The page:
How long is this going to go on?
Every dog is different and unique. Some may seem to be housebroken as soon as you take them home, but generally, do not expect this to happen quickly or even in a week's time. It will probably take several weeks for some consistent reliability; but it may take a few months before you feel comfortable leaving him home without being in the cage. Patience, consistency, and commitment are the key words to housebreaking.

Housebreaking takes TIME, and it is important to train the SAME way at the SAME times every day according to schedule. This is time consuming, but worthwhile. While some would view keeping the dog in a cage as somewhat unkind, it's important to realize that the proper training now will result in a happier dog later on and a better pet for you!

IMPROPER HOUSEBREAKING IS ONE OF THE TOP THREE REASONS DOGS DIE IN THE USA EVERY SINGLE DAY!

The number one reason dogs are brought to animal shelters by owners are: Behavioral problems. Sadly, the majority of these animals are euthanized, which is why we can conclude that behavioral problems is the number one killer of dogs, far surpassing diseases or accidents. Poorly housebroken dogs often end up at the pound because most owners no longer can or will cope with the mess. Unfortunately, many of these owners would not need to struggle with this decision if they had adhered initially to an appropriate and proper housebreaking method for their pet.

If you are having trouble, do not despair! It's not unusual to need guidance and support to become adept at housebreaking your dog. There are professional trainers who can help you, and we urge you to speak to your veterinarian for referrals and/or advice. The more promptly you move in that direction, the better the prognosis and outcome. Seeking professional help will equip you with knowledge and skills and assist you through this challenging time.

Above all, research has shown that many past methods were counter productive, illogical, and often harmful. We urge pet owners to move forward, find professionals to assist you, and explore current and dramatically improved methods for successful days ahead with your loving pet!

PUPPY/KITTEN PROOFING THE HOUSE:
A puppy/kitten, like a young child, is very curious and will want to taste everything in your house. It is important to make sure that readily eaten objects such as electrical wires, garbage, insecticides, meat bones and other foreign objects are not accessible to your puppy or kitten. Sometimes even non-toxic objects like shoes laces can kill a puppy/kitten. Try to be aware of what your puppy/kitten has in his or her mouth at all times. Teething at about 1-2 months of age is normal puppy/kitten behavior as adult teeth come in. Giving your puppy chew toys and disciplining him or her will help keep your puppy from chewing on things they are not supposed to.

SOCIALIZATION:
Puppies are basically a blank slate. What you get them used to at a young age, they will tolerate and enjoy when they are adults. Here are some things you can do to ensure your pup will be a friendly, well mannered dog you can be proud of:

  • visit many new places a week;
  • introduce your pup to new people at each place;
  • take your pup on regular car rides (use a carrier or specialized seatbelt for safety);
  • brush your pup daily;
  • bathe him/her frequently;
  • handle your pups feet, ears, mouth, etc. Massage him or her all over. If they fuss, say "no" firmly;
  • talk to your pup in a soft, pleasant voice when he or she is quiet;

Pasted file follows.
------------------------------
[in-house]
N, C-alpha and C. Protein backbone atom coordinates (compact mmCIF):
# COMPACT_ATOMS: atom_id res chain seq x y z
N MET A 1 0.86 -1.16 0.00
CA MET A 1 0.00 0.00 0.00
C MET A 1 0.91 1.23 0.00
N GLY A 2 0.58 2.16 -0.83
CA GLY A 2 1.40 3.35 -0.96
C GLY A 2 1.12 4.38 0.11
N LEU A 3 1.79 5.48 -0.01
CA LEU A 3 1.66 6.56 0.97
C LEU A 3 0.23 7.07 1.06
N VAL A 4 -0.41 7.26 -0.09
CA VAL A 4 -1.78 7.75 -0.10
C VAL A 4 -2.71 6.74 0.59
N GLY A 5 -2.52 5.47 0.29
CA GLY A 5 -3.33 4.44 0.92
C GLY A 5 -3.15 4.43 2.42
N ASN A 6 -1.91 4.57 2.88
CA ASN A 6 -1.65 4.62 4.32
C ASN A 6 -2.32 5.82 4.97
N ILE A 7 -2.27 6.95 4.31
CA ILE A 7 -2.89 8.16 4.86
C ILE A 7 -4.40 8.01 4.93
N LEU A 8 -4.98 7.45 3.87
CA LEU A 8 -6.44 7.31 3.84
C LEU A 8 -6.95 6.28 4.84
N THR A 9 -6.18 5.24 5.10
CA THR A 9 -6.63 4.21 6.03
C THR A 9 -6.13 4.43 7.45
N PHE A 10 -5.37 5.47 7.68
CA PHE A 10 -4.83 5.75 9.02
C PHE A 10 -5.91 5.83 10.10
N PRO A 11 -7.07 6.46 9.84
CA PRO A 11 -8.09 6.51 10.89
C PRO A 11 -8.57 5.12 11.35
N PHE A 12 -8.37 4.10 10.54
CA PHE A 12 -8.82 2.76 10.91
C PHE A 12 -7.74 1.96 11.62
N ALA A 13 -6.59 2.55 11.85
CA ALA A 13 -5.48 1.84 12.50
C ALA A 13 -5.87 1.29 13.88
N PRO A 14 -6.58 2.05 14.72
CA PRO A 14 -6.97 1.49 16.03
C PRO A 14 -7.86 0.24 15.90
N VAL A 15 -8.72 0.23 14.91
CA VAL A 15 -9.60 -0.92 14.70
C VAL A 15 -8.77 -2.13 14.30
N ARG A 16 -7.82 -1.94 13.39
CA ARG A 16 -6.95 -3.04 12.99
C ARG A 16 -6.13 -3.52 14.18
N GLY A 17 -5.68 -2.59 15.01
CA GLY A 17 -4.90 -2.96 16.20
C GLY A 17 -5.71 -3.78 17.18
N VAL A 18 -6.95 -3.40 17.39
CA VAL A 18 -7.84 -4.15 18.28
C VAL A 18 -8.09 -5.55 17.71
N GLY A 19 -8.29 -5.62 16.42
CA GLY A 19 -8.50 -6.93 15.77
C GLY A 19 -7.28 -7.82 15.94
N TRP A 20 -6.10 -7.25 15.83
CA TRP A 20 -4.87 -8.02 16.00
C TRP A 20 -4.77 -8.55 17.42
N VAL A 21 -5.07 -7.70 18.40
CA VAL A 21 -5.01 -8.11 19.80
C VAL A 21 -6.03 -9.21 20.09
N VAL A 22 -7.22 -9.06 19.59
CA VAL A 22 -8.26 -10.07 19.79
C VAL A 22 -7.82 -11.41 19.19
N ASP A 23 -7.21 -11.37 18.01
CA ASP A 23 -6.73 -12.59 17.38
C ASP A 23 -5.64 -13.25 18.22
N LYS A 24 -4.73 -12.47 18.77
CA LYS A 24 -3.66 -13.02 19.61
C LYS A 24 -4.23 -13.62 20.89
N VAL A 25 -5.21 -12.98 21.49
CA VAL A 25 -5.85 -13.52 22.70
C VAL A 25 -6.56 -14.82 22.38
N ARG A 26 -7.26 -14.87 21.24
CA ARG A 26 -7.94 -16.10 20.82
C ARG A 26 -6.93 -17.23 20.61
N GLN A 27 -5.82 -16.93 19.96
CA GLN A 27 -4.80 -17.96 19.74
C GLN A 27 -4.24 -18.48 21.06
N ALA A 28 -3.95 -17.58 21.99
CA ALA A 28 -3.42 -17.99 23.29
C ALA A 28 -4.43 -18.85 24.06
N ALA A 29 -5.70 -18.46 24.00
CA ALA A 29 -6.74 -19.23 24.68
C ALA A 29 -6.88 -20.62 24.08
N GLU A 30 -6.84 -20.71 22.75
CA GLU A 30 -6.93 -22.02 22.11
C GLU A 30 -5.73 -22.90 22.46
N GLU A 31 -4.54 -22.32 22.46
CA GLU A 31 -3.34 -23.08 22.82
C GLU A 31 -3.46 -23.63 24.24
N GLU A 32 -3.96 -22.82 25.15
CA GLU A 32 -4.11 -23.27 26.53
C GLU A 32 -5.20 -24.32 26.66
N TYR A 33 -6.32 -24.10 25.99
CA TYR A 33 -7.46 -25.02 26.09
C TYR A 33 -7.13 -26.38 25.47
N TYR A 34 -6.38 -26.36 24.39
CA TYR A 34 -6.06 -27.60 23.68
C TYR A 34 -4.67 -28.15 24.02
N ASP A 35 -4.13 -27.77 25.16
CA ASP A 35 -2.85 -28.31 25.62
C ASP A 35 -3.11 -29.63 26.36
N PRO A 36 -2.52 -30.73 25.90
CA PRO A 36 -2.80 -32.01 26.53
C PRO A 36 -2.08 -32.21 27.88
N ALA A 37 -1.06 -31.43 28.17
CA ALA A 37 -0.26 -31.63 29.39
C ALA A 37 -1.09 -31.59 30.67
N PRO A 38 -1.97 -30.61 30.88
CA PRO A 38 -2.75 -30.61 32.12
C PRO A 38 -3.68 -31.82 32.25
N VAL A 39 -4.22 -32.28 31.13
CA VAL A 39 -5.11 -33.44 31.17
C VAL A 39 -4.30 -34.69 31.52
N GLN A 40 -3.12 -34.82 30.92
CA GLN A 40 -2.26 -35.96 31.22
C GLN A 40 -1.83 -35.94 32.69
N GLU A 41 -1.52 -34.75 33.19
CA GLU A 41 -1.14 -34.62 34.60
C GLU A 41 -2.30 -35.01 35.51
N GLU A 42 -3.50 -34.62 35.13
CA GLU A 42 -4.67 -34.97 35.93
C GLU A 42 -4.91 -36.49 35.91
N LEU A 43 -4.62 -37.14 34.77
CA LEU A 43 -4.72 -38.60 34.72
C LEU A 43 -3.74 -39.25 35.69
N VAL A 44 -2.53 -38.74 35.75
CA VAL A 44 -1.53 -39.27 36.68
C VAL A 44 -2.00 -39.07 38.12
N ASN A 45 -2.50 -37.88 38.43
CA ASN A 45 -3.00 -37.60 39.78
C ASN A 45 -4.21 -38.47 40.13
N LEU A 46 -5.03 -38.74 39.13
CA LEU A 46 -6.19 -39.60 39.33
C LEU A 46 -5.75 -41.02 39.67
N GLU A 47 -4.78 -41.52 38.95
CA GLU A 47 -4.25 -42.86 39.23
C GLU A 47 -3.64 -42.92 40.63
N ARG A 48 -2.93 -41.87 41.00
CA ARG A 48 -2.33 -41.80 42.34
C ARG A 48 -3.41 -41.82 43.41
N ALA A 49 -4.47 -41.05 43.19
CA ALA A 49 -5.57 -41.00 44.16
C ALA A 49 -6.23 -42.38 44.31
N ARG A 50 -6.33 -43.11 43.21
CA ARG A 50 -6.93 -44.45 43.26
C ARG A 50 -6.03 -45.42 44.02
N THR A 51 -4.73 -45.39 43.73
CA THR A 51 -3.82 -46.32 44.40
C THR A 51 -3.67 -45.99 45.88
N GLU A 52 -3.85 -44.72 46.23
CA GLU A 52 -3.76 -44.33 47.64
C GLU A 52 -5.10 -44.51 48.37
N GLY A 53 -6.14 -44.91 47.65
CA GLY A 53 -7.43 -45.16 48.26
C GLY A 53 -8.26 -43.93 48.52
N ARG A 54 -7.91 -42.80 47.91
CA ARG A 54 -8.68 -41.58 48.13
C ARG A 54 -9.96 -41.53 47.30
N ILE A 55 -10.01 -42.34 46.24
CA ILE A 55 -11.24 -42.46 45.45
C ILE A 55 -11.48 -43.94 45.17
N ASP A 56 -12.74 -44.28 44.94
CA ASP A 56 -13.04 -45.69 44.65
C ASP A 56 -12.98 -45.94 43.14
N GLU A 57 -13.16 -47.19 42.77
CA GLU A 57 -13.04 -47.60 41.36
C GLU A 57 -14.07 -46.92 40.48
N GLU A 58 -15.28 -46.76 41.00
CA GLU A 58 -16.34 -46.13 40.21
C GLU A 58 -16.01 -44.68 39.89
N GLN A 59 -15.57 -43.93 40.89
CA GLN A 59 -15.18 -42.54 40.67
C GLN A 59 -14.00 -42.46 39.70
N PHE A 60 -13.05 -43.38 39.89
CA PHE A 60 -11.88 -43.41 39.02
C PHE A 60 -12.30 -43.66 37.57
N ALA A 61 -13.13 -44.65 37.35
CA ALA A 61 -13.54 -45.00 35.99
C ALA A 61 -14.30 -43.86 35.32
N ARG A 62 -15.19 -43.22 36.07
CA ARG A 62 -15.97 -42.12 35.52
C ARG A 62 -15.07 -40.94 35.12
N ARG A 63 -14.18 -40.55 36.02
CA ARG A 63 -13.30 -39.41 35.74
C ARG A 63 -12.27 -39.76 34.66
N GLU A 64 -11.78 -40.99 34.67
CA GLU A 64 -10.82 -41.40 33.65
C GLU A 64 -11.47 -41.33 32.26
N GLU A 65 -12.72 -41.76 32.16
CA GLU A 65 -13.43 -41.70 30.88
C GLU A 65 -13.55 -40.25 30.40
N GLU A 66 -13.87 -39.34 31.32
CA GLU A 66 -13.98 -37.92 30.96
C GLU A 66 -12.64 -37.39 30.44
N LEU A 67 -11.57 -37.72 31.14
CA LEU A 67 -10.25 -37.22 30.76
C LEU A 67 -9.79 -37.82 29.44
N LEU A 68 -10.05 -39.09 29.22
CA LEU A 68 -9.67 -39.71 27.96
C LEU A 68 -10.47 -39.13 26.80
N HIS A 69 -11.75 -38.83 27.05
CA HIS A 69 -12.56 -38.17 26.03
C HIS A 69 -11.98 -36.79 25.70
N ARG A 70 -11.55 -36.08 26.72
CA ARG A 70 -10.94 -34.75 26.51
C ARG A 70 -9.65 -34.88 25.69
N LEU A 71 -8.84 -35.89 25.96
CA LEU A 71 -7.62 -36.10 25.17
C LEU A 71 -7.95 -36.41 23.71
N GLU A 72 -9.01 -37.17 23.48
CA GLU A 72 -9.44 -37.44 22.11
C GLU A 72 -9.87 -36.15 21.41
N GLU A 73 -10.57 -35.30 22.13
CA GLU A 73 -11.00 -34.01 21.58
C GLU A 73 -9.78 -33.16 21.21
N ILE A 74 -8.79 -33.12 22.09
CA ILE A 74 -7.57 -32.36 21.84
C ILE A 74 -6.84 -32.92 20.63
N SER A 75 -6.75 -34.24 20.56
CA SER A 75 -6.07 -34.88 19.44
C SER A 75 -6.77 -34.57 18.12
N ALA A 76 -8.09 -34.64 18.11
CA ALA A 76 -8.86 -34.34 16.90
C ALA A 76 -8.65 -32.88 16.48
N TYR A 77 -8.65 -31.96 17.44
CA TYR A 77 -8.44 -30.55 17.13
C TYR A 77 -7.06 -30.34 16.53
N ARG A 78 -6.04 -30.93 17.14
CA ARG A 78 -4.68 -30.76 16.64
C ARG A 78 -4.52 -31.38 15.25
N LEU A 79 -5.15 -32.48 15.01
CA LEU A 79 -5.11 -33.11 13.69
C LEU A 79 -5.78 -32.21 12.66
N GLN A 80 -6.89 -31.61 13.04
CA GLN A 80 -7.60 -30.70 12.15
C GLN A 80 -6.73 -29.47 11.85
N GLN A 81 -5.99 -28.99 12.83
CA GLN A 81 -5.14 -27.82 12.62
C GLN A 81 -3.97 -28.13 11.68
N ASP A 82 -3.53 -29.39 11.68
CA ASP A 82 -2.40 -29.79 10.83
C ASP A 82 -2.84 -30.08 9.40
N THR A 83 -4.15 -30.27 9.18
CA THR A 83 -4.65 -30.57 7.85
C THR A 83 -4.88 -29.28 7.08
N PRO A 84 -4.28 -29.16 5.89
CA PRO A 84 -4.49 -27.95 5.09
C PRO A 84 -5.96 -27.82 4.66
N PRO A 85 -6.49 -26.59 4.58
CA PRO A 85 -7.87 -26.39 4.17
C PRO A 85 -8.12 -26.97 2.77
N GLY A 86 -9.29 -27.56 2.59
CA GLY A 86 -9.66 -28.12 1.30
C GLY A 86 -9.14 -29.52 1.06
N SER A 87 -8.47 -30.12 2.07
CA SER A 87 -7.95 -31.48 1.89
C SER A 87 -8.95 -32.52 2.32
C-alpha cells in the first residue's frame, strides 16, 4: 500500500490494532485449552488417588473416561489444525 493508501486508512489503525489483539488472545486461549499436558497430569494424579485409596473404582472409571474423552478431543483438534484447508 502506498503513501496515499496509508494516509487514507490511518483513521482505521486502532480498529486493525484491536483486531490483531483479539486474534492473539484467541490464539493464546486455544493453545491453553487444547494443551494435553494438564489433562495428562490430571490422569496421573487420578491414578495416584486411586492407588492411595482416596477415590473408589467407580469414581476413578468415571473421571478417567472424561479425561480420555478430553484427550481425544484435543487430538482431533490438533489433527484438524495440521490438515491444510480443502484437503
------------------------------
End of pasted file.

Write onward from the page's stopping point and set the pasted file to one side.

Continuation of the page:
• gradually acquaint your pup to very loud noises such as the vacuum or blow dryer. Turn them on and off from a distance.

PREVENTING BAD HABITS
Provide appropriate objects for chewing (nylabone, pigs ears.) and praise the puppy for chewing on these objects. It is best to rotate the toys every week so the pup does not get bored. Gently punish inappropriate chewing (clap hands, shout, squirt with water bottle, shake coins in a can) while directing the puppy to appropriate objects. Put your pup in his crate when you are not supervising. Don't allow aggressive behavior such as mouthing hands, tugging, jumping up, growling, guarding food and nipping. Competition between dog and owner should never be developed, even when it is playful. To handle aggressive play, stand perfectly still, cross your arms and close your eyes to tell your puppy you are not interested in playing "rough". When the puppy gives up, get an appropriate toy and praise your puppy for playing with it. Don't allow jumping up. Never pet or talk sweetly to a dog that has only two feet on the ground. Turn away and ignore him. Kneeing, hitting the dog under the chin, and squeezing the dog's paws may actually lead to increased jumping. Make definite decisions about manners: Will the dog be allowed on the furniture? Are any rooms off limits? When you tell your dog "no", you must be prepared to enforce your decision immediately.

NOTHING IS FREE
The "nothing is free" technique helps you establish leadership. The concept is to teach your dog that nothing is free and that they must obey a command before they get anything they like. NO food rewards are used. The reward is what the dog wants in the particular situation, be it love, praise, pats, going out, etc..don't allow your pup to be demanding. The only way your dog should get what he or she wants is by behaving.

ADDITIONAL TRAINING
The preceding ideas will help you lay good foundation for your puppy. In addition, your dog should learn to sit and stay on command, come when called, and walk on a leash. Eight weeks of age is a good time to begin teaching some of these commands. If you desire more extensive training, contact us for the names of some good behaviorists and trainers.

We at Staten Island Veterinary Group are here to help. If you have any questions please feel free to call.


At the Staten Island Veterinary Group you will find only animal lovers.

Our practice is committed to treating your pet the way we would treat our own.